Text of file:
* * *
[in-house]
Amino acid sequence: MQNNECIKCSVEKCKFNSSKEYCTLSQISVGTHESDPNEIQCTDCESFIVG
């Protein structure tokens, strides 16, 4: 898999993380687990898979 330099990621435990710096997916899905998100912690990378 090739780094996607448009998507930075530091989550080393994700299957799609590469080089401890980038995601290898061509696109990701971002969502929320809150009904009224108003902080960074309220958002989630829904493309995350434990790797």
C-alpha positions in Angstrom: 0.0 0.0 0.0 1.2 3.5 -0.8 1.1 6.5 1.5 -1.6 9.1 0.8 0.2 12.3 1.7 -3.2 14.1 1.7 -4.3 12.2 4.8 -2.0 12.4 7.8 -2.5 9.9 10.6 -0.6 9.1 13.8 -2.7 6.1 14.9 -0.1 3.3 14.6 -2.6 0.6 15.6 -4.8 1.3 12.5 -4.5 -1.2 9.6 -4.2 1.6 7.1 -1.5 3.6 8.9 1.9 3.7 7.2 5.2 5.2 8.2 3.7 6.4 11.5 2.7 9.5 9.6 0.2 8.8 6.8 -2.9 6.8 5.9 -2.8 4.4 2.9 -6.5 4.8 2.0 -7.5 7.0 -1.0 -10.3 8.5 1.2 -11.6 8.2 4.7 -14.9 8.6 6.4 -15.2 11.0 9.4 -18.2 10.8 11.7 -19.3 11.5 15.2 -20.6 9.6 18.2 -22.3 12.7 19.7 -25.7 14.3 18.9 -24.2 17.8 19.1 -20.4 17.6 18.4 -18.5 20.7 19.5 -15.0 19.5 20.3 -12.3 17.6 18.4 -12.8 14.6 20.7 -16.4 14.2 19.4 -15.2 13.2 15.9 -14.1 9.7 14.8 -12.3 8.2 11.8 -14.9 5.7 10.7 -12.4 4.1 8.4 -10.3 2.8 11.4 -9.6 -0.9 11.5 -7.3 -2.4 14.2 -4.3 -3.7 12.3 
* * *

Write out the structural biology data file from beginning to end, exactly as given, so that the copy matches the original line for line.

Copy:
[in-house]
Amino acid sequence: MQNNECIKCSVEKCKFNSSKEYCTLSQISVGTHESDPNEIQCTDCESFIVG
């Protein structure tokens, strides 16, 4: 898999993380687990898979 330099990621435990710096997916899905998100912690990378 090739780094996607448009998507930075530091989550080393994700299957799609590469080089401890980038995601290898061509696109990701971002969502929320809150009904009224108003902080960074309220958002989630829904493309995350434990790797």
C-alpha positions in Angstrom: 0.0 0.0 0.0 1.2 3.5 -0.8 1.1 6.5 1.5 -1.6 9.1 0.8 0.2 12.3 1.7 -3.2 14.1 1.7 -4.3 12.2 4.8 -2.0 12.4 7.8 -2.5 9.9 10.6 -0.6 9.1 13.8 -2.7 6.1 14.9 -0.1 3.3 14.6 -2.6 0.6 15.6 -4.8 1.3 12.5 -4.5 -1.2 9.6 -4.2 1.6 7.1 -1.5 3.6 8.9 1.9 3.7 7.2 5.2 5.2 8.2 3.7 6.4 11.5 2.7 9.5 9.6 0.2 8.8 6.8 -2.9 6.8 5.9 -2.8 4.4 2.9 -6.5 4.8 2.0 -7.5 7.0 -1.0 -10.3 8.5 1.2 -11.6 8.2 4.7 -14.9 8.6 6.4 -15.2 11.0 9.4 -18.2 10.8 11.7 -19.3 11.5 15.2 -20.6 9.6 18.2 -22.3 12.7 19.7 -25.7 14.3 18.9 -24.2 17.8 19.1 -20.4 17.6 18.4 -18.5 20.7 19.5 -15.0 19.5 20.3 -12.3 17.6 18.4 -12.8 14.6 20.7 -16.4 14.2 19.4 -15.2 13.2 15.9 -14.1 9.7 14.8 -12.3 8.2 11.8 -14.9 5.7 10.7 -12.4 4.1 8.4 -10.3 2.8 11.4 -9.6 -0.9 11.5 -7.3 -2.4 14.2 -4.3 -3.7 12.3 